In order to help participants manage their time, announcements will be made at regular intervals to remind everyone of the time left to make a submission.

Entry Placement:  Hands Off!
All participants in a flower show want their entries to look as fabulous as they can. A great deal of care goes into placing submissions on exhibit tables in such a way that their best features are showcased. If you see an entry on the table, proceed with care.

Please, please, please do not touch or move any entry that has already been placed.

It can get very crowded very fast on some of the exhibit tables. If you are having trouble finding a spot, ask for some help.  The Show Chair or Clerks will be able to assist you.

Missed Deadlines: Don’t Be Miffed!
What happens if, despite all your best efforts, you miss the submission deadline? Please don’t try to sneak your entry through the door and please don’t get mad at the Show Chair.

Believe it or not, there is a lot of work to be done between the time the show door closes and the judging begins.  If last-minute entrants insist on lingering in the show room, the Show Committee can’t do its job.

The Show Committee needs time to review the entries and make sure they have been placed in the appropriate category. Categories sometimes need to be further subdivided and entries carefully moved. There are prize ribbons to be placed and paperwork to be organized.  And last, but certainly not least, the Show Committee needs to welcome the judges.

All of these protocols exist for one reason: to produce the best flower show possible so that YOU can enjoy it.   Do your part by arriving early, listening for important announcements, asking for assistance in placing your entry, and most important, enjoying the show.  

Thursday, 11 August 2011

Member Question

Hello North Toronto Horticultural Society members.    Bonnie Ford has a problem with her weeping larch and hopes someone can help.  Bonnie writes:

"My weeping larch dropped most of its needles around the time of that terrible heat wave.  Since then, I've given it a huge watering.  Is there anything else I can do to make sure it doesn't die?  Maybe one of our Master Gardeners could help out?"

If you can help Bonnie with her problem send us an email and we'll be sure to post your advice.

Reminder:  The NTHS Annual Show is just a few weeks away.  Take a look around your gardens to see what will be in bloom in time for this great showcase event. Every member is encouraged to submit two entries.  Stay tuned for details about the Annual Show in the upcoming newsletter and new blog post coming soon.

Friday, 5 August 2011

The Gardens at Spadina House

It's always exciting to discover new and interesting garden spaces in the city.  In July members did just that as they toured the gardens of Spadina House as part of North Toronto's Annual Members Garden Tour.  Here are a few of the highlights. Click on any image for a better look.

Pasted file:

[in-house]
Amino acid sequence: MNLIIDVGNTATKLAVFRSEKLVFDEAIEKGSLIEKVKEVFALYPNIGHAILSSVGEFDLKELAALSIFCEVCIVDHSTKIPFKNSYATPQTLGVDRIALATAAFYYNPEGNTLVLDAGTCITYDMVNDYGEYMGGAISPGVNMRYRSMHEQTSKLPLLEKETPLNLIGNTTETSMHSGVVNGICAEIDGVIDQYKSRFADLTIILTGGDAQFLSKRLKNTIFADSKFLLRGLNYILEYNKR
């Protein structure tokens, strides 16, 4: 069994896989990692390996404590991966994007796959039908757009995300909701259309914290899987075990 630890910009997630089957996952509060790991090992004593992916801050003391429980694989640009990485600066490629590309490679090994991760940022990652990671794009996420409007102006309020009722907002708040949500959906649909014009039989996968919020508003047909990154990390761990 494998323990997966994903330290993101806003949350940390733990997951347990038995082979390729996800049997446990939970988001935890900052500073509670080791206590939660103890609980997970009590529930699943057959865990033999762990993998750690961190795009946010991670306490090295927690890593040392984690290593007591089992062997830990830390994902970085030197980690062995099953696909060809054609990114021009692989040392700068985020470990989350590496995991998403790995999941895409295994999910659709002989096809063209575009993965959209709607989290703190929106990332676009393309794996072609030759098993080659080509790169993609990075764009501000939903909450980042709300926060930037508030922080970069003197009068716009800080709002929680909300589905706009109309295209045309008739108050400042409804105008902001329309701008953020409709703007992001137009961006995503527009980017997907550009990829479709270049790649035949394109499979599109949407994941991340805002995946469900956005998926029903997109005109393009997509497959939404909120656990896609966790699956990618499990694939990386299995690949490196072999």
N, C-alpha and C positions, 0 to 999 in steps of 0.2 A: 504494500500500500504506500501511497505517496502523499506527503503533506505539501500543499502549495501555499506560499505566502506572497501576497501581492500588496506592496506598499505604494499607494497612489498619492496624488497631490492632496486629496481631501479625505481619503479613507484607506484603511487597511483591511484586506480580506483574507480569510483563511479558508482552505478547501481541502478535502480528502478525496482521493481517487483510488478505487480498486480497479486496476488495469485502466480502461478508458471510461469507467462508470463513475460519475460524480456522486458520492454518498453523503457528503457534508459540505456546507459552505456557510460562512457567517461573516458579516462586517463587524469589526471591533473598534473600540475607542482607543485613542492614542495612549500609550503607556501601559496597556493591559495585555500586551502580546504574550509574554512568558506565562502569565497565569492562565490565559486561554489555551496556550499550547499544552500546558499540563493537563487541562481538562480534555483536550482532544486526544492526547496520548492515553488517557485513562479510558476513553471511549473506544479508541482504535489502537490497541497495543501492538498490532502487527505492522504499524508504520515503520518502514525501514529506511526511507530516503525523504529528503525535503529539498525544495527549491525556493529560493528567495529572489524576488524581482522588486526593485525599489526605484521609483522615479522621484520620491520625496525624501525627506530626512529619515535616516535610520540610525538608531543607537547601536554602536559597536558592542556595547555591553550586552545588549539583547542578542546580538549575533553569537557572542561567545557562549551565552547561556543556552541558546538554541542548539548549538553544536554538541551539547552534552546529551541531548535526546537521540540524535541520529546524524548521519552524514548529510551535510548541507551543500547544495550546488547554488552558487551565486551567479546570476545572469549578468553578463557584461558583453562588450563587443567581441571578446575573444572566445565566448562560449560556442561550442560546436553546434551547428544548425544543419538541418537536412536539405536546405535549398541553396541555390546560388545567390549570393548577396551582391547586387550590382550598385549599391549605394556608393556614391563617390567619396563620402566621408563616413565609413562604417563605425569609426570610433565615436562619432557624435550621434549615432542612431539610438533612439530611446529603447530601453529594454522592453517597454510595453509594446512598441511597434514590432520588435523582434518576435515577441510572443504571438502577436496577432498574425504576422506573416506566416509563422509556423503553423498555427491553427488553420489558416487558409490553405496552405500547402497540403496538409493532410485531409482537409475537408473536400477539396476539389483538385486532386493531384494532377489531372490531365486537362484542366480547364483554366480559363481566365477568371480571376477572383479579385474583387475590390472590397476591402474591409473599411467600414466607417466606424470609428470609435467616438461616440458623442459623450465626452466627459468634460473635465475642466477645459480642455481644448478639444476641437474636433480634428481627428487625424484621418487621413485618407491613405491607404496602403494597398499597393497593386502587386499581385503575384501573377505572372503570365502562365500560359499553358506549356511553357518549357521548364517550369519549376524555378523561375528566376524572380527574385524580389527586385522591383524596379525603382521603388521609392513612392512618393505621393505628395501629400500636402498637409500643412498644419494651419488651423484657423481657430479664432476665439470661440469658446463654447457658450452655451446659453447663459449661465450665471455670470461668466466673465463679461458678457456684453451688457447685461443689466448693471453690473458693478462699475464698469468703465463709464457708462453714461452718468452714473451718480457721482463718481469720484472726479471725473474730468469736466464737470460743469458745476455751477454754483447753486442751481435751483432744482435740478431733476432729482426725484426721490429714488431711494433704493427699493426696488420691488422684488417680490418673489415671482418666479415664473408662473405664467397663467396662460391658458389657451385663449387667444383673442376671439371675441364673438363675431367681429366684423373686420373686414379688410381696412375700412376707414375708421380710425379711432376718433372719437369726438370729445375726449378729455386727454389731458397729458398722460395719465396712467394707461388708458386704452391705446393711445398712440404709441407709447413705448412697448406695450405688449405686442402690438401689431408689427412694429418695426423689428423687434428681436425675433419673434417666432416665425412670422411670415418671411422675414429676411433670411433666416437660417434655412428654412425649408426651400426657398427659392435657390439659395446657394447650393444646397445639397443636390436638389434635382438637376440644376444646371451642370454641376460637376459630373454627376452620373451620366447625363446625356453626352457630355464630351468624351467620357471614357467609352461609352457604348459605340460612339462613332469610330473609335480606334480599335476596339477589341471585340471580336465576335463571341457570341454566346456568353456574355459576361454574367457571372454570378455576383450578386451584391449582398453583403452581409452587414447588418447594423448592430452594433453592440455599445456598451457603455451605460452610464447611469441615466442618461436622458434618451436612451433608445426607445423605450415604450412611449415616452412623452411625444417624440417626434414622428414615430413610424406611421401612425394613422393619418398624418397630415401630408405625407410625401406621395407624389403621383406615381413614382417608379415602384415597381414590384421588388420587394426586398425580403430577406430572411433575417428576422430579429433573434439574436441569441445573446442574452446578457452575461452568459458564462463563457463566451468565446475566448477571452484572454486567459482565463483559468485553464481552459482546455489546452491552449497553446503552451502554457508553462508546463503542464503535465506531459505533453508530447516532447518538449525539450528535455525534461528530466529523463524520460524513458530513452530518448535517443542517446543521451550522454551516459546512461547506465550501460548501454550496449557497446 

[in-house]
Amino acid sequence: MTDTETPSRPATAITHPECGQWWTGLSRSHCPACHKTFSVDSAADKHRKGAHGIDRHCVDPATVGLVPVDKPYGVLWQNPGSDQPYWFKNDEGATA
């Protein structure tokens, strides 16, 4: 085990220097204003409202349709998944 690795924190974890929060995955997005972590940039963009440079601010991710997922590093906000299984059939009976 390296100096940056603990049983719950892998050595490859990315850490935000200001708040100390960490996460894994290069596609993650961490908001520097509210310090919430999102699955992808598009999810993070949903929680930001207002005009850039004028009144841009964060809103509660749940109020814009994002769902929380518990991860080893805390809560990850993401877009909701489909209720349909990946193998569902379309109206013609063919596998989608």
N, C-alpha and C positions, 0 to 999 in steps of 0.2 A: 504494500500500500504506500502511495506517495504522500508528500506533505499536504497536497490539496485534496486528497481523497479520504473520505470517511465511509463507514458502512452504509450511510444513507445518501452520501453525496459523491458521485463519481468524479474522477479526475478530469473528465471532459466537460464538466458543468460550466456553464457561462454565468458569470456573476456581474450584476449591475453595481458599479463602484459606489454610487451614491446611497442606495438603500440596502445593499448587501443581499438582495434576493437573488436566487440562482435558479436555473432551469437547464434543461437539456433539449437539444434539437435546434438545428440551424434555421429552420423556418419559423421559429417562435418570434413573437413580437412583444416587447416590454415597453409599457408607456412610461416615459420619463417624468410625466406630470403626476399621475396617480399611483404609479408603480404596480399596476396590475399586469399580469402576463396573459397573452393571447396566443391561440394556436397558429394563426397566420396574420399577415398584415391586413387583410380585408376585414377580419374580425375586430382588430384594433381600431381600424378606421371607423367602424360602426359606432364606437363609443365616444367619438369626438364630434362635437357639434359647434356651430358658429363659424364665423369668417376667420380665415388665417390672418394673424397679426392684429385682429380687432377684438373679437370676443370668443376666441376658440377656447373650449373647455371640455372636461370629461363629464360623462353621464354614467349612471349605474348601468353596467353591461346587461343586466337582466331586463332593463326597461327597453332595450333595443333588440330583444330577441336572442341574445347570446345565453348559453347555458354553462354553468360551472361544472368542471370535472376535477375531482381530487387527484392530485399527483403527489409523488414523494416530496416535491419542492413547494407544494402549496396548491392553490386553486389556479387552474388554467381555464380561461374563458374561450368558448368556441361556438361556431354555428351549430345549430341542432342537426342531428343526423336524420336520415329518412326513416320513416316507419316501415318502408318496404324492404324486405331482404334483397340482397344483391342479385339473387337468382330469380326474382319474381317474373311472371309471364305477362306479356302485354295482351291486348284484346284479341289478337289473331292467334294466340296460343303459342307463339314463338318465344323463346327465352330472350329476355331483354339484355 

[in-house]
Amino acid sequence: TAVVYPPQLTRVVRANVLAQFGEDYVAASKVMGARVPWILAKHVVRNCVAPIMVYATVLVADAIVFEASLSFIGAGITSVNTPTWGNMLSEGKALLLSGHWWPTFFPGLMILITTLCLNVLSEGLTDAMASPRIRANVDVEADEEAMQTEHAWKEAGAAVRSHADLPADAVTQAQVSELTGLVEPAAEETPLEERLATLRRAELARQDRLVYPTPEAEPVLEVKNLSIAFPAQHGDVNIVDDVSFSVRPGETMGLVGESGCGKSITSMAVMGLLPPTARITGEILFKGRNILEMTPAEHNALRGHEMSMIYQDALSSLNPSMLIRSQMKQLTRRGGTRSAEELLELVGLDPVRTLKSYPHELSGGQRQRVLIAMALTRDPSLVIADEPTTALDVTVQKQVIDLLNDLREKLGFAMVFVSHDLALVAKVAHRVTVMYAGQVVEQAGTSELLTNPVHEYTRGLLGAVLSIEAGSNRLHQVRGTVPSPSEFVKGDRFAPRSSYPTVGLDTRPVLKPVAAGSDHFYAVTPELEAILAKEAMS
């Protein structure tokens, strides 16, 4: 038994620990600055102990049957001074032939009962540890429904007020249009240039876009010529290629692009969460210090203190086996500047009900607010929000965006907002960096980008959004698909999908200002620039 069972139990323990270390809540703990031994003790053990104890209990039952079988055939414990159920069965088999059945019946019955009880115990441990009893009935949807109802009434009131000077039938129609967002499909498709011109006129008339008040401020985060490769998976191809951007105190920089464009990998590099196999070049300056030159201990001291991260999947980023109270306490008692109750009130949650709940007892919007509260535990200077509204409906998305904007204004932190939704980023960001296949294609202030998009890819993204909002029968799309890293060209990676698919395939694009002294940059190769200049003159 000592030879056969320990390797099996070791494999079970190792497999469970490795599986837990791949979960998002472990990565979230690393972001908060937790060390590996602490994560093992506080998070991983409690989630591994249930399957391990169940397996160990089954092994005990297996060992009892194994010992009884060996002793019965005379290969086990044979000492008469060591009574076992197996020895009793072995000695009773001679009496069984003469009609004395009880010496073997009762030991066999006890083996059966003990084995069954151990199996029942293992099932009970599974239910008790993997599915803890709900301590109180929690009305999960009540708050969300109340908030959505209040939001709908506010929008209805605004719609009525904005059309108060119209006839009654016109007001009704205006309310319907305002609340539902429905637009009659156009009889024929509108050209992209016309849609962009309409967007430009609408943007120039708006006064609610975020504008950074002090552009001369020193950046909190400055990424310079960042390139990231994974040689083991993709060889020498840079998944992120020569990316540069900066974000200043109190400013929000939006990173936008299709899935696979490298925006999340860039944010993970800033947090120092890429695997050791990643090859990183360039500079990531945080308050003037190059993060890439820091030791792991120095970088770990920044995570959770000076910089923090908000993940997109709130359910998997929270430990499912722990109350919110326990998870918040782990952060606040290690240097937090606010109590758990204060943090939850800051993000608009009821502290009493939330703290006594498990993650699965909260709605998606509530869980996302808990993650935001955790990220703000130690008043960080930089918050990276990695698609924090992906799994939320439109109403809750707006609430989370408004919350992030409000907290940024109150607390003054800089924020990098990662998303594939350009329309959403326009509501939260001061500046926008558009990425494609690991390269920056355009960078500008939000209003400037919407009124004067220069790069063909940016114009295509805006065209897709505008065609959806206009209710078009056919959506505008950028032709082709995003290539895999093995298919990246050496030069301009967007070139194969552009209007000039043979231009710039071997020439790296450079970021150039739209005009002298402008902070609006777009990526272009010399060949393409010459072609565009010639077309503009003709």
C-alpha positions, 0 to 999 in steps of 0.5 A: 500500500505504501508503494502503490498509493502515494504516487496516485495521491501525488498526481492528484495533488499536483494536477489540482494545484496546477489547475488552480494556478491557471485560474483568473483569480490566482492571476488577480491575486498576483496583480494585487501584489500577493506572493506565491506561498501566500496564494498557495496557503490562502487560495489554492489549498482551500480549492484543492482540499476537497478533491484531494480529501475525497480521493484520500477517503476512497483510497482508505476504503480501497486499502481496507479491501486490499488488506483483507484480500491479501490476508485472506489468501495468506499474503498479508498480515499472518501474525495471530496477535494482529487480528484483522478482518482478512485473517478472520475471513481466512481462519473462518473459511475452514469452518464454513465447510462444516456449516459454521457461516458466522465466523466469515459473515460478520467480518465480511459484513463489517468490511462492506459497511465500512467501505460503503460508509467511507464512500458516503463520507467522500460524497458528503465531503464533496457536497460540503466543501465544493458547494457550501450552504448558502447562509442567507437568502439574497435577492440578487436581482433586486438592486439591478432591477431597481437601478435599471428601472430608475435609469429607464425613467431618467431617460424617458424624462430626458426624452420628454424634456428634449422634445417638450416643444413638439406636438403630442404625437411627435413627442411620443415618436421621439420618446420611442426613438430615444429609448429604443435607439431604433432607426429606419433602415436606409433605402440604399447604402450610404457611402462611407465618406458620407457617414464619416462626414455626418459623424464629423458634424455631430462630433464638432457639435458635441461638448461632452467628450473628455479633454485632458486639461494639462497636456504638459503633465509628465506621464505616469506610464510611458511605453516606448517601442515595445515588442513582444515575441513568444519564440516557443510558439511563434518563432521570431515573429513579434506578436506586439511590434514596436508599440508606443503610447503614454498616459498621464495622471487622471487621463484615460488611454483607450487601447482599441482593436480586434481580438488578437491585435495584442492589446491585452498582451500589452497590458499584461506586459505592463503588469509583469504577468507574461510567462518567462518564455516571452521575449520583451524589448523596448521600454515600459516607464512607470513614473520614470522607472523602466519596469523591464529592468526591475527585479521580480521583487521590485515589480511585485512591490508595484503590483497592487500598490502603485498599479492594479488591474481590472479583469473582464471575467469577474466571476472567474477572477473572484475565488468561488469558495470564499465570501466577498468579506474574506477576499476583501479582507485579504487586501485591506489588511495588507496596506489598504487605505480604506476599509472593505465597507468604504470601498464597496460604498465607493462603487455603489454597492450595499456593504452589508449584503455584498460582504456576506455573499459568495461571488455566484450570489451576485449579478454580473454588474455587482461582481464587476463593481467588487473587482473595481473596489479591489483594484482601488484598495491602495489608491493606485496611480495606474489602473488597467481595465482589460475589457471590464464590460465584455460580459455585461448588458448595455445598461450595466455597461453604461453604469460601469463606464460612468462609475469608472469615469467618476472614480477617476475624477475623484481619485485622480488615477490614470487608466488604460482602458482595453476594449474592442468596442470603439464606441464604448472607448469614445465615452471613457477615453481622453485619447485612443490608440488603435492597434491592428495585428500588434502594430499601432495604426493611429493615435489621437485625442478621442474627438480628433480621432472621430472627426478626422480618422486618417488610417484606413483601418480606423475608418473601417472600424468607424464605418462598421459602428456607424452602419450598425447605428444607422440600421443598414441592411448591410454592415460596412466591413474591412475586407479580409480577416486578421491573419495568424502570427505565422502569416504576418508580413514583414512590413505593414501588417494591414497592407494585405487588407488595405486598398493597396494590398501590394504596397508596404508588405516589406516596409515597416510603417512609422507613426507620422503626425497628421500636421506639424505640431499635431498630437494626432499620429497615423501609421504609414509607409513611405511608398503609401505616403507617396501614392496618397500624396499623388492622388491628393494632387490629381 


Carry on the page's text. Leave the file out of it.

A pierced stone wall decorated with flowers and
vines at the entrance to the Spadina House grounds 

Potted flowers sit in one of the openings of
the pierced stone wall

A heritage rose grows along the
Carriage Drive at the front of the house

Urns sit on the piers of the Ornamental Stone Wall (1912)
right off Spadina Road

An urn sits atop the Ornamental Stone Wall

The pillars of the Beehive Gate (1912) are
made of stones found on the property and
picked up by gardeners, staff and children

Tennis, croquet and golf were all played on
the Spadina House lawn which dates back to 1905

One of four ornamental urns that were
placed on the Spadina House grounds
in the early 1870s

The perennial border features plants that were
available in Toronto in 1915

The kitchen garden was bursting with
several varieties of lettuce

The oldest trees in the apple orchard were planted
around 1900.  Varieties include "Snow", "Red",
"Astrachan" and "McIntosh Red"

The greenhouse (1913) is still being used, as in the old
days, to grow plants for the house and to start seeds
for the garden

In case you missed the gardens on the day of the NTHS tour don't despair.  The Spadina House Gardens are free to the public.  Go to the gift shop for a map and take the self-guided tour.  It's a wonderful way to spend a few hours in a beautiful garden while learning a few things about Toronto's history.

Stay tuned for more blog posts coming soon.  Member Bonnie Ford has a problem with her weeping larch.  Can you help?  The Annual Show will be here sooner than you think.  NTHS is challenging all members to contribute at least two entries.  Stay tuned for more details.

Until next time, 

Happy Gardening!